Since the end of the 1980s, the importance of biodiversity in general for a sustainable future of Planet Earth has been increasingly publicized. At the Rio Conference in 1990, global warming and the loss of biodiversity were singled out as the two most important issues facing mankind. The climate conference in Copenhagen last year was supposed to reach goals on halting and mitigating climate change. The conference is generally considered to have been a failure; nevertheless, great efforts to avoid a climatic disaster are being taken by many governments, even without the wished-for strict regulations.

And here we are in 2010, the “International Year of Biodiversity”. International nongovernmental organizations such as the International Union for Conservation of Nature (IUCN), BirdLife International, and many others are highly active in conservation and their efforts are showing successes. Most countries have subscribed to their ethics, signed the international treaties, and established focal points for the Convention of Biodiversity. For the CGIAR, though, biodiversity conservation mostly remains germplasm conservation. It is the world leader in the conservation of genetic material of crop plants and their wild relatives (for instance, yam and cowpea, of particular interest in West Africa). It is instrumental in the development of rules and regulations about the ownership of germplasm under the umbrella of the Food and Agriculture Organization.

Meristem excision under aseptic conditions (laminar flow workstation) using stereomicroscope, IITA genebank. Photo by IITA.
Meristem excision under aseptic conditions (laminar flow workstation) using stereomicroscope, IITA genebank. Photo by IITA.

IITA is also co-developing best practices and tool kits for collecting germplasm and houses important pathogen collections. Generally though, conservation of other forms of biodiversity is treated rather timidly. The general antagonism between agriculture and nature conservation thus persists. Yet, it probably need not be so: In 2001, IUCN and Future Harvest came together to publish a policy paper outlining ‘The common ground and common future, how eco-agriculture can help feed the world and save wild biodiversity’. While some of the claims might be overwrought, enough is known to allow progress towards the twin goals of saving the bulk of biodiversity while feeding the human population.

Insects are the majority of all described species. On a worldwide level, BioNET INTERNATIONAL organizes and stimulates the coordination of taxonomic research (of all taxa, but with special emphasis on insects). The IITA biodiversity collection of insects, housed in IITA-Bénin, serves as the network center for West and Central Africa. This collection, the largest in the CGIAR, is instrumental in providing basic information about the biodiversity of natural enemies used in all types of biological control.

In addition, the insectary at IITA-Bénin houses numerous live beneficial insects and mites. IITA-Bénin can respond to the changing situations of ever more invading insects and mites. Thus, in the last few years and in West Africa alone, we have seen the invasion and sometimes the control of spiraling whitefly, a new invading fruit fly (Sri Lanka fruit fly), and very recently the papaya mealybug. Last year, when the cassava mealybug invaded Thailand, IITA was able to provide effective parasitoids without delay.

Many more natural enemies are out there in the wild, suppressing their hosts or their prey. Most concern agricultural pests, but increasingly, conservation biological control is becoming important to save natural habitats from invaders. IITA is participating in these international efforts through its biological control of floating water weeds across Africa.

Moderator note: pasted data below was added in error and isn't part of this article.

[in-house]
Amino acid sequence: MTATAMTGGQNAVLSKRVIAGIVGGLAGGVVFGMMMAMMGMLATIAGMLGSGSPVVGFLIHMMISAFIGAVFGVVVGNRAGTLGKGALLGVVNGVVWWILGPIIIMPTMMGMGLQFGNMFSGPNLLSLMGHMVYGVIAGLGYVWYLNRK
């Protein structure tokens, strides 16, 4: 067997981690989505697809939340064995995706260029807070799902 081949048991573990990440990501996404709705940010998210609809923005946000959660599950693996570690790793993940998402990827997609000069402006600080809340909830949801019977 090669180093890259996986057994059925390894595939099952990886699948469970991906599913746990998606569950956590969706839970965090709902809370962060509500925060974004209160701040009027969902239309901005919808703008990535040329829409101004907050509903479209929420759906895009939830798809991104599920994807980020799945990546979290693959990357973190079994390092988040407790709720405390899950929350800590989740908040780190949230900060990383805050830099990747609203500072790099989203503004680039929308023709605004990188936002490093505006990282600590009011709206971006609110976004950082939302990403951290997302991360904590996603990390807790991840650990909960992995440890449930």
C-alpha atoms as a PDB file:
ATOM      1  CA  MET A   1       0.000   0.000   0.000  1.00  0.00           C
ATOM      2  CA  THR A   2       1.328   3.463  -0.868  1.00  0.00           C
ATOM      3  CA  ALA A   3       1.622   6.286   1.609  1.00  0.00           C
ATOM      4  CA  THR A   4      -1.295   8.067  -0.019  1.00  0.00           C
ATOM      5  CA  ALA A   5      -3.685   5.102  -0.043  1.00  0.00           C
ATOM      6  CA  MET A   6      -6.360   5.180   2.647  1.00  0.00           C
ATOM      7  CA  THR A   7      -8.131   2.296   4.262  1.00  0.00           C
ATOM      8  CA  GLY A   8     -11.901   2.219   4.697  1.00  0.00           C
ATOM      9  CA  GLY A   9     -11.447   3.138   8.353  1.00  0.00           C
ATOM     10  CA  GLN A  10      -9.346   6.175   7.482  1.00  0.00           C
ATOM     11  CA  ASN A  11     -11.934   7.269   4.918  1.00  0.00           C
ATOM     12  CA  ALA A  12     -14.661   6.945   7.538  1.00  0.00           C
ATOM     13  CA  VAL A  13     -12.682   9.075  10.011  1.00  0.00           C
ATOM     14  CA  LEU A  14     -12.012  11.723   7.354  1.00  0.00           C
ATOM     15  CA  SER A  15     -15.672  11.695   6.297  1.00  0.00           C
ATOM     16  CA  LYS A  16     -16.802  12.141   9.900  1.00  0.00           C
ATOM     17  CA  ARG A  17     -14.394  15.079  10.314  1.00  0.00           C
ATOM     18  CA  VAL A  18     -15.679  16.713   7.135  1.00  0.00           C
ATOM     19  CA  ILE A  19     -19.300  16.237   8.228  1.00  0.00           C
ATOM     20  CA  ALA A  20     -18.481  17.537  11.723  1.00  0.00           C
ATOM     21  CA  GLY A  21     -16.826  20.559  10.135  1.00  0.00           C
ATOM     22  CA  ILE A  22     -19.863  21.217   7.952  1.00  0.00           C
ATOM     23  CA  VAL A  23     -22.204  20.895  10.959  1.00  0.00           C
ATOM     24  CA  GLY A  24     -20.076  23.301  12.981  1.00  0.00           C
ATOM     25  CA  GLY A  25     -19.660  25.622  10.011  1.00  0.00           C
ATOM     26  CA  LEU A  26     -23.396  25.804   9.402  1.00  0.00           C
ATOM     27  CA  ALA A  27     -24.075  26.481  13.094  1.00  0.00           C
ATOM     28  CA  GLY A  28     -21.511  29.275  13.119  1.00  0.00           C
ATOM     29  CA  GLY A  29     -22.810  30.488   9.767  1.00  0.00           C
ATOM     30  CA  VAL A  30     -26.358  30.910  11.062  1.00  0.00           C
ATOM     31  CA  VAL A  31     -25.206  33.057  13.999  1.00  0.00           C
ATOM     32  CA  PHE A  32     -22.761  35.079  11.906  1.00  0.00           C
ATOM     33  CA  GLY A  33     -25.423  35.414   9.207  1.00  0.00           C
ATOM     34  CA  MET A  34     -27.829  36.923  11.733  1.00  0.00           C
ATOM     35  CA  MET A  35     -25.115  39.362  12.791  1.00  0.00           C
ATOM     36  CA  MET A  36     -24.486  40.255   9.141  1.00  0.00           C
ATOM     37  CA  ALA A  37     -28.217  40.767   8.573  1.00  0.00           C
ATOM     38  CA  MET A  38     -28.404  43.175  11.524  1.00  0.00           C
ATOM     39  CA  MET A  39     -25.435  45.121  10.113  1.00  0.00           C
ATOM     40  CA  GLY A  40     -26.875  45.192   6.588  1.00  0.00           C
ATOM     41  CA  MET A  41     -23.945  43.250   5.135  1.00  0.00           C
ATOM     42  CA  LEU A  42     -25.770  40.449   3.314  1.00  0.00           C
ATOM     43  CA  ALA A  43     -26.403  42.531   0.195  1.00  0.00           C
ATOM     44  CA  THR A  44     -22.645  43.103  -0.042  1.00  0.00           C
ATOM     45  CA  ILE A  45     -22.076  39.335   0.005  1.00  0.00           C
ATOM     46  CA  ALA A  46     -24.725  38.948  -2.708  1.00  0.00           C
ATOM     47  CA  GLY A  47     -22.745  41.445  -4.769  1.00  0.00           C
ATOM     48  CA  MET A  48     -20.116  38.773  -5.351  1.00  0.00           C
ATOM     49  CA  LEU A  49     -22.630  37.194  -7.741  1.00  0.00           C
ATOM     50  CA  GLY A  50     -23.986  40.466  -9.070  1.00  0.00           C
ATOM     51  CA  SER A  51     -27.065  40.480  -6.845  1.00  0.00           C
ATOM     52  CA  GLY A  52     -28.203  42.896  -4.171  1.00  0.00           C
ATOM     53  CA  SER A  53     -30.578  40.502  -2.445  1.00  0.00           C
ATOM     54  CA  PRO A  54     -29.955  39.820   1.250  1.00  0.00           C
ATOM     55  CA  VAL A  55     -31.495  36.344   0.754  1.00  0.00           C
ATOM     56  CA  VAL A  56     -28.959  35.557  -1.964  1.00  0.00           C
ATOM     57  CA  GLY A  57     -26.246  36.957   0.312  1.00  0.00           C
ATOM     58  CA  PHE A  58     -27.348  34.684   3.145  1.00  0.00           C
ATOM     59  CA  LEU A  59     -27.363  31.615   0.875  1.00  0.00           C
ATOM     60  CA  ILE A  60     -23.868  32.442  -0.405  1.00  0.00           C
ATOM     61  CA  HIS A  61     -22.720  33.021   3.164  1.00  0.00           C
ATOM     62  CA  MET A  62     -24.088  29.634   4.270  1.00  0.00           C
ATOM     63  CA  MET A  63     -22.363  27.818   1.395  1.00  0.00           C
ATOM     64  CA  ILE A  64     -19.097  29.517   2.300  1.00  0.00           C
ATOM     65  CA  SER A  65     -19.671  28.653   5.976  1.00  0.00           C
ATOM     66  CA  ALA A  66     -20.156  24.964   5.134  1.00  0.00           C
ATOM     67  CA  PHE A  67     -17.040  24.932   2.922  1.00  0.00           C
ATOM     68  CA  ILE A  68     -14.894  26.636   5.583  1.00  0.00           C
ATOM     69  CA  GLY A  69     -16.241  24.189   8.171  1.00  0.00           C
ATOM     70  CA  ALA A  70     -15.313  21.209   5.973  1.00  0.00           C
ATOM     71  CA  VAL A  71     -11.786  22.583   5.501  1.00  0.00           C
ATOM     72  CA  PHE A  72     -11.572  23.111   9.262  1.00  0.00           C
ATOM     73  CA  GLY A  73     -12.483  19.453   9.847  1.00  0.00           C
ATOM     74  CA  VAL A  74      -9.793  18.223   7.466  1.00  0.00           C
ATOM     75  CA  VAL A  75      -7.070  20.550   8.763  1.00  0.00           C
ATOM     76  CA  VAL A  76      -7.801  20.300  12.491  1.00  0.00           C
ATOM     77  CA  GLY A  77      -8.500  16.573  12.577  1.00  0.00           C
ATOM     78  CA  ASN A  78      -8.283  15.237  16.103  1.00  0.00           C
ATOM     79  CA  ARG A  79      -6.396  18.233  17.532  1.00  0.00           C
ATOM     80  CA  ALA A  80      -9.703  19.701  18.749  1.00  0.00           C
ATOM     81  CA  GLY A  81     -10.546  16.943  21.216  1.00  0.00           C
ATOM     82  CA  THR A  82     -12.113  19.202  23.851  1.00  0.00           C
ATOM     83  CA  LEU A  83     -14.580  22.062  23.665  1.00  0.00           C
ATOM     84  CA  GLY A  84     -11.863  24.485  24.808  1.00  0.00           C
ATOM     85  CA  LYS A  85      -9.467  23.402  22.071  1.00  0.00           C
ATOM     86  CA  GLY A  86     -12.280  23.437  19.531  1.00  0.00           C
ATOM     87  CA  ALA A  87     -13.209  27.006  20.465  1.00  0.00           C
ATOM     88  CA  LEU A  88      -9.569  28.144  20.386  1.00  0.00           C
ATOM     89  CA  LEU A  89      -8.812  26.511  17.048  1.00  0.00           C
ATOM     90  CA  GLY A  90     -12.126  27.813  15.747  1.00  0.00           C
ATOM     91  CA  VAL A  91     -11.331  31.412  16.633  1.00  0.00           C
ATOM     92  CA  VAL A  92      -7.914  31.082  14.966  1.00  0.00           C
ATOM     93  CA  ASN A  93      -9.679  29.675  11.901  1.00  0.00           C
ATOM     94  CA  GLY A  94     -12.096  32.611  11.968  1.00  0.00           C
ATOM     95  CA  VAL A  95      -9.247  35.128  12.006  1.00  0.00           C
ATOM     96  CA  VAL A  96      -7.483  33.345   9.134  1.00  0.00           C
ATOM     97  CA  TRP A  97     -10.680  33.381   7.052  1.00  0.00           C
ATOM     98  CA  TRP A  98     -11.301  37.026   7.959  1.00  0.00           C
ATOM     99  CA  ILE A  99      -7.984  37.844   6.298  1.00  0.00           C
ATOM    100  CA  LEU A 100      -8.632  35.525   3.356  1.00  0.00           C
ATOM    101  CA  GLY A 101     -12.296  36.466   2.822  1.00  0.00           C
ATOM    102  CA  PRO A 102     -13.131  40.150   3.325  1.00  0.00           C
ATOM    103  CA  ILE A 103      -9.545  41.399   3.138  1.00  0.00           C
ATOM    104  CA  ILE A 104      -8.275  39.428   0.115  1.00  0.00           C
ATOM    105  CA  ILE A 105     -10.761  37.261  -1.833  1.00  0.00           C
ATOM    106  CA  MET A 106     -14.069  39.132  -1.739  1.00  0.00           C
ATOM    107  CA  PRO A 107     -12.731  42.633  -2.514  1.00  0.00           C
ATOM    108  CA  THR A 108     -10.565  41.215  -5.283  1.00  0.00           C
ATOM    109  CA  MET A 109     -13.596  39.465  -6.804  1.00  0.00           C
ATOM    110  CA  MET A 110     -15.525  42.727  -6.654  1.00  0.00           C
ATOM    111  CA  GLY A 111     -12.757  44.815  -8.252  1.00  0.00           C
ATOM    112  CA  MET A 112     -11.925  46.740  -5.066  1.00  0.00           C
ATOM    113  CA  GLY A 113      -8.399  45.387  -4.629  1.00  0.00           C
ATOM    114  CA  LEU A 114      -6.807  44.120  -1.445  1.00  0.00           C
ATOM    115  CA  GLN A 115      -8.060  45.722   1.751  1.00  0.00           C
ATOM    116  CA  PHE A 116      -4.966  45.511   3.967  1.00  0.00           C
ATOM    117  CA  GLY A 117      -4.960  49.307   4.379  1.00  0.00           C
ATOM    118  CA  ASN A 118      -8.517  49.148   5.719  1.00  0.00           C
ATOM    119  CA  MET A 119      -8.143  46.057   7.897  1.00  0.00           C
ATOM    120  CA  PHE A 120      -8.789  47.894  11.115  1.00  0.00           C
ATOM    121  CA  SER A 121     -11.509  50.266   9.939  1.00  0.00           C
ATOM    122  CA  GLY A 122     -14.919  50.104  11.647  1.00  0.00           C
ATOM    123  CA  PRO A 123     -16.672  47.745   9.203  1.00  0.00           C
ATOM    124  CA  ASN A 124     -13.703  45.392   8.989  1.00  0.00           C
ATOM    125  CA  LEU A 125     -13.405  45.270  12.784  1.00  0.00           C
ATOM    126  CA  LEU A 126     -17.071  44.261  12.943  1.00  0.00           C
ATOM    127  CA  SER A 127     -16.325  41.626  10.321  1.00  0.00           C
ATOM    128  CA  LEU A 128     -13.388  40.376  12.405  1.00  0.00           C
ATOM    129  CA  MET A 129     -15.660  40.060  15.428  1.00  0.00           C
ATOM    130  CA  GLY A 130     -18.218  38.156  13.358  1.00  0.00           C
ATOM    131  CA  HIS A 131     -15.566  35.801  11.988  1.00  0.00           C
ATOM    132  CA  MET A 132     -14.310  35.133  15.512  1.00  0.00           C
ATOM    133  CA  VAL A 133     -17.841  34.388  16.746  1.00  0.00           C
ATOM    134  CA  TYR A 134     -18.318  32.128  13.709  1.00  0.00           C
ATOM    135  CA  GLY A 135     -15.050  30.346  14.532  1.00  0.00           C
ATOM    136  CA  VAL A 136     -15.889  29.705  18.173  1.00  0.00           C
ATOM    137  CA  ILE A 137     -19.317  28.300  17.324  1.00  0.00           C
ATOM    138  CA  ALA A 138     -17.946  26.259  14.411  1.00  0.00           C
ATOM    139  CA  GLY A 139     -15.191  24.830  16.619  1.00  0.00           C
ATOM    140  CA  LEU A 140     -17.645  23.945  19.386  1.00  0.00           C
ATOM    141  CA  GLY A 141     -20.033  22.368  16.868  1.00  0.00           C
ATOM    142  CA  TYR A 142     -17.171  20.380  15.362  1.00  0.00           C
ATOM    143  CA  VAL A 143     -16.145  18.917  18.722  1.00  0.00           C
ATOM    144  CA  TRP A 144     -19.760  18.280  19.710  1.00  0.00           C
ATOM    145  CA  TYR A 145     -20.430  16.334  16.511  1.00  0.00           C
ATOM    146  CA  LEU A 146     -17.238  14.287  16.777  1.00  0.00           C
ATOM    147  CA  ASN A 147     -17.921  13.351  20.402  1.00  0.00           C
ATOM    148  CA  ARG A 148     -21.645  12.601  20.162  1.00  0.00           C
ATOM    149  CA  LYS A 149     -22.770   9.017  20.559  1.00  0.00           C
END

To assess the elusive so-called “ecosystem services”, sophisticated biodiversity studies are required. IITA’s historic classical biological control projects were against cassava and mango mealybug and cassava green mite, three formidable agricultural pests. The first two were not even known to science before they appeared in new habitats. These examples from South America and India illustrate how the ‘ecosystem services’ provided by pests’ natural enemies in the home environments remain hidden until harmful insects and mites get dissociated from their predators. Important services are also provided by microbials and pollinators, but these become visible to farmers and policymakers only when their function is impaired. Examples are lack of conservation because of wanton destruction or by bad agricultural practices, such as those that lead to the depletion of nutrients in soils or the destruction of suppressive soils.

Researcher monitoring cowpea seeds kept in cold storage room in the IITA genebank. Photo by J. Oliver, IITA.
Researcher monitoring cowpea seeds kept in cold storage room in the IITA genebank. Photo by J. Oliver, IITA.

The contribution to sustainable agriculture and conservation that IITA can make is by improving the tools (GIS, sociological, etc.) and by significant advances in research and its application to real world needs. We can thus establish an intellectual agenda for discussion and change within IITA, collaborating organizations, and society at large. Comparing this claim for action with the actual situation at IITA, we find that traditional biodiversity conservation in the form of crop plant germplasm is rather well implemented; but the conservation of nonplant biodiversity is weakly institutionalized and would need better support. Natural resources management offers the intellectual platform to integrate the different disciplines in a sustainable manner. Unfortunately, the inclusion of all biodiversity activities in a holistic natural resources management remains a dream.

Within the period of 20 years, biodiversity conservation has moved from being a specialized field to becoming an urgent task to be carried out before it is too late and extinction takes away the organisms we might one day have to rely on for survival. Even where we do not completely understand the benefits of biodiversity in providing stability to ecosystems, conservation should be implemented for the good of future generations. Apart from research, this also takes the form of providing refuges for biodiversity for future studies, as is the case with the IITA-Ibadan forest or the rehabilitated forest at Drabo Gbo in Bénin. Our national partners have many more examples; they might cherish our leadership in this matter.